On review, GAO dismissed the entire protest as untimely.  Specifically, GAO determined that the clock on the protest started to run when the protester received a letter from the agency stating its award decision (and also indicating reliance on the SBA’s COC).  Because the filing was not made within 10 days of that “should have known date,” the window to protest closed.

Of note, GAO specifically rejected the protester’s argument that its time to file a protest should be expanded based on its lack of knowledge concerning the COC program.  According to the protester, it did not understand the purpose/process of the program and sought clarification from the agency.  Ultimately, it took until several weeks after the agency’s award letter for the protester to gain a sufficient comfort level to file the protest.

The protester’s delay argument failed because the SBA’s COC program is detailed in both the Federal Acquisition Regulation and the SBA’s own regulations – i.e., publicly available sources.  Accordingly, GAO found that there was no basis to extend the applicable 10-day deadline for filing.

For federal contractors contemplating a bid protest at GAO – this case demonstrates that the time for contemplation is very short.  Any information giving rise to knowledge of a potential protest basis must be treated as potential triggering event.  If a stay of award or performance is needed, the time to file could be even shorter (as little as 4 calendar days).

The only option to preserve the important rights vested in the GAO bid protest process is to act fast and stay out in front of these deadlines.

For federal contractors, it is not an exaggeration to say that performance evaluations are the lifeblood of the business.  A less-than-satisfactory evaluation in the Contractor Performance Assessment Reporting System (CPARS) affects far more than just the agency’s assessment of performance on a particular project.  A negative evaluation follows a contractor around – impacting the ability to obtain future contracts due to the specter negative past performance ratings.

The good news for contractors is that the ability to challenge and – if successful – reverse negative CPARS evaluations is a quickly developing area of government contracting law.

The first step in any successful CPARS challenge involves meaningful participation in the evaluation process.  The Federal Acquisition Regulation (FAR) Part 42.15 entitles contractors to submit comments and receive an agency review of a disputed performance evaluation.  Specifically, contractors are entitled to submit comments, rebuttal statements, and/or other information in response to the agency’s evaluation.  The agency must then review those comments at a level above the contracting officer and update the evaluation, if necessary.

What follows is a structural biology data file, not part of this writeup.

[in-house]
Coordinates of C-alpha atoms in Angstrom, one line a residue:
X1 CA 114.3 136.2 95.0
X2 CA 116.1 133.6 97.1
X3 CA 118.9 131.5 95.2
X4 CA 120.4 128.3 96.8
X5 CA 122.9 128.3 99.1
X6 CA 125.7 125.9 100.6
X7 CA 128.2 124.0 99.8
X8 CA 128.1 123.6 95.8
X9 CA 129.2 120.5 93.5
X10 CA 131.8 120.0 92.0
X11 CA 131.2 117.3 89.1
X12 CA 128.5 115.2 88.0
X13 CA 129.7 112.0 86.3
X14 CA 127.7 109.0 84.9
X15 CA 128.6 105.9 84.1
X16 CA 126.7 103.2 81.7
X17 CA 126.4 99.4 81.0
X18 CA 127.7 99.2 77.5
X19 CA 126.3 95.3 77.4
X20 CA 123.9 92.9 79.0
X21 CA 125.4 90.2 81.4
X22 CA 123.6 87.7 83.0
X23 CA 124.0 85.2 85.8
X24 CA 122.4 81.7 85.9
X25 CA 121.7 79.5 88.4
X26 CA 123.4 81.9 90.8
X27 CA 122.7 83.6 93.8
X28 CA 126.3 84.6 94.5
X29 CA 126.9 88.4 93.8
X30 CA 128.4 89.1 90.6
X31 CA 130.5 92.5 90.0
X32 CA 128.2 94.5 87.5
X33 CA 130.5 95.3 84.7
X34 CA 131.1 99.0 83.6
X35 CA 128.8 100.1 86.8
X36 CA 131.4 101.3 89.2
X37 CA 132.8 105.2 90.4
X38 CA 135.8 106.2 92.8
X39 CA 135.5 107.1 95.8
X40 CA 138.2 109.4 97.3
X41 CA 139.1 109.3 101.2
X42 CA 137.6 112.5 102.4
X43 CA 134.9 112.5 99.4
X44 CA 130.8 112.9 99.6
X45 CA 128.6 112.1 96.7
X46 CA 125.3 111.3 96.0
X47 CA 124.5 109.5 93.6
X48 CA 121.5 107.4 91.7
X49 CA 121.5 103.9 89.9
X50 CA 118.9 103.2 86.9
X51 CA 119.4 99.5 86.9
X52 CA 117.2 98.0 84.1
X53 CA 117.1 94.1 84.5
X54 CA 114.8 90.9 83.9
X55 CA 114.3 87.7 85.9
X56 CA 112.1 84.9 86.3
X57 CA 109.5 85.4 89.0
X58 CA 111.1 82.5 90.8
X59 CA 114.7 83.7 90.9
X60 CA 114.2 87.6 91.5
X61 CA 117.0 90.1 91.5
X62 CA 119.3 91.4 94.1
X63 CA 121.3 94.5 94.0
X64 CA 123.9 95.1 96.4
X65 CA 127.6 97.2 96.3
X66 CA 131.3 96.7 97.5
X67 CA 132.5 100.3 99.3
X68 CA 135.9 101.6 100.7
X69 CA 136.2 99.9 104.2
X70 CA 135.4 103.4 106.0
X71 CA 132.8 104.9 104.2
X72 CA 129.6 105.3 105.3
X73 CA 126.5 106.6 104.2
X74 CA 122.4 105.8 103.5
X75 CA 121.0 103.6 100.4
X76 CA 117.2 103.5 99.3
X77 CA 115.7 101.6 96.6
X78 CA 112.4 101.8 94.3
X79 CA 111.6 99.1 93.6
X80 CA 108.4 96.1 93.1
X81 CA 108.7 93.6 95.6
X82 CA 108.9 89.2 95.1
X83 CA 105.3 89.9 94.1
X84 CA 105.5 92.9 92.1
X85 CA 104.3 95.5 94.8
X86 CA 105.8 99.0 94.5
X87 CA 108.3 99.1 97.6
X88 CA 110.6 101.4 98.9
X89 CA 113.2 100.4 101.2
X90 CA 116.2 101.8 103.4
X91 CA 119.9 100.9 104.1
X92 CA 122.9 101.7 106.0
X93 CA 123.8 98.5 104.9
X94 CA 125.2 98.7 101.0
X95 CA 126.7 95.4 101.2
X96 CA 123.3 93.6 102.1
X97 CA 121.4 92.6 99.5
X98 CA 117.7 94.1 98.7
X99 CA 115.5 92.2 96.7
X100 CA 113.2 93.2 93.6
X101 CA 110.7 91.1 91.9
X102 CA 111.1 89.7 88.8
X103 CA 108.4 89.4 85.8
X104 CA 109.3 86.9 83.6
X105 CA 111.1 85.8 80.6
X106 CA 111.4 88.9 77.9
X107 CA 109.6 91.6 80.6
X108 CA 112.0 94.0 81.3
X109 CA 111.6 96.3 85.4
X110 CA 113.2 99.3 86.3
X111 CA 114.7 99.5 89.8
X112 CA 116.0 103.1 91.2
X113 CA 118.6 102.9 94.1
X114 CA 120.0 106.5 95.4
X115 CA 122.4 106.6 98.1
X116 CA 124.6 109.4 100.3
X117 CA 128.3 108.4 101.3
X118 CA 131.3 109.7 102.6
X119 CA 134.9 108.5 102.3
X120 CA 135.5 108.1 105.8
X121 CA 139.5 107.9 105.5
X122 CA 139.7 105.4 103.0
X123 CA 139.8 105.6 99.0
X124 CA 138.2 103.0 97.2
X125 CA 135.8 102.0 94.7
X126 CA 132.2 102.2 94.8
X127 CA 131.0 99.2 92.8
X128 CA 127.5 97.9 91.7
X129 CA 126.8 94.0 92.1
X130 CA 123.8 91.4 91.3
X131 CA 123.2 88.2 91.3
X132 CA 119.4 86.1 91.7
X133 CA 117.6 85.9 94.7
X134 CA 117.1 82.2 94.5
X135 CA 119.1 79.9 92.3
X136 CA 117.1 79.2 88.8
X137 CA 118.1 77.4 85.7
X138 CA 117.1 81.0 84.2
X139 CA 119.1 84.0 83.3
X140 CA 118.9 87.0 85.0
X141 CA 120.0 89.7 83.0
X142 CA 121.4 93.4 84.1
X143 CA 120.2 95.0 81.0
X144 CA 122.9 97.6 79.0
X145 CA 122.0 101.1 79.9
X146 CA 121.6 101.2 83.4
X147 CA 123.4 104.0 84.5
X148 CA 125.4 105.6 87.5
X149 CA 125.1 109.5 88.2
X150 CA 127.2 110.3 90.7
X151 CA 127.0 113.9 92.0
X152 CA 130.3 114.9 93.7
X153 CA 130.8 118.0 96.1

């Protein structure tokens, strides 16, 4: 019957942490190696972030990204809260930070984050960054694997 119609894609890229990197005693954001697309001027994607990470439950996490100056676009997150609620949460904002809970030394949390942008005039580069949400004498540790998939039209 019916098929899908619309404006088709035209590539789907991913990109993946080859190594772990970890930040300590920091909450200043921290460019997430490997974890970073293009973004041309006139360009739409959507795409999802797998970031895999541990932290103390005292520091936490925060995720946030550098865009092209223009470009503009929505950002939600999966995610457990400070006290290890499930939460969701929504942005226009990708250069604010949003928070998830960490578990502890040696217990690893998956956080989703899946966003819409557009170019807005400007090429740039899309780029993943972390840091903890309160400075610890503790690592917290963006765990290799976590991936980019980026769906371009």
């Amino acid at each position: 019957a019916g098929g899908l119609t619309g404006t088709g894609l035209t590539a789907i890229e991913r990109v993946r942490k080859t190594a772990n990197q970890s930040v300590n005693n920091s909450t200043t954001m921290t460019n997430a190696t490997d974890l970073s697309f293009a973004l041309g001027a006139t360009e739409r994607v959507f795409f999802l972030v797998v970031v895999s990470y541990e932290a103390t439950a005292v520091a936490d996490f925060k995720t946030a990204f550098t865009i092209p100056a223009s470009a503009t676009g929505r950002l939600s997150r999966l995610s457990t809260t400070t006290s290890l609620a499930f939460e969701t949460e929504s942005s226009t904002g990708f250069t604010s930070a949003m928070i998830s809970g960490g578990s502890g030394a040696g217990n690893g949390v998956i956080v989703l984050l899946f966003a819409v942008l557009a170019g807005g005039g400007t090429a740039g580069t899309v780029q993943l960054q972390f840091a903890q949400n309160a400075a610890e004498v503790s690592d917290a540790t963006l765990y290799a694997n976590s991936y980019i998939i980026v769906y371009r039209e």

If the review and comment process is unsuccessful in resolving the issues, both the U.S. Court of Federal Claims and Boards of Contract Appeals recognize that contractors may bring a lawsuit to address performance evaluation disputes.  Generally speaking, in order to advance a performance evaluation dispute to the next level, the contractor must be prepared to prove that the agency’s evaluation is arbitrary, capricious, and contrary to law.

Although litigation over a performance evaluation dispute is a relatively new development – the law is now clear that a condition precedent to litigating the issue before a Court or Board is a certified claim.  That is – just like a claim for damages based on (for example) delay or a differing site condition – the contractor must file a written claim in accordance with the Contract Disputes Act (CDA) and receive a denial or “deemed denial” of that claim in order to move forward.

In a recent decision, the Court of Federal Claims reinforced the notion that there is no substitute for a CDA claim.  The case originated with a complaint filed by a contractor concerning an allegedly unreasonable negative performance evaluation issued by the United States Transportation Command.  The contractor sought a declaratory judgment vacating the evaluation.

Before the contractor could even begin to prove its case, the government filed a motion to dismiss, arguing that the contractor did not submit a CDA claim to the contracting officer.  Without a claim (the government argued), the Court lacks jurisdiction to hear the case.  In response, the contractor asserted that it engaged in a series of communications with the agency regarding the CPARS evaluation, but the agency would not change its allegedly improper position.

On review, the Court sided with the government and dismissed the contractor’s complaint.  In this instance – far from proving a legitimate dispute that could substitute for a CDA claim – the Court relied on the contractor’s communications with the government as evidence its the lack of jurisdiction.  The Court held that the on-going nature of the parties’ negotiations showed that the contracting officer had no notice that the contractor sought a “final decision” of any kind.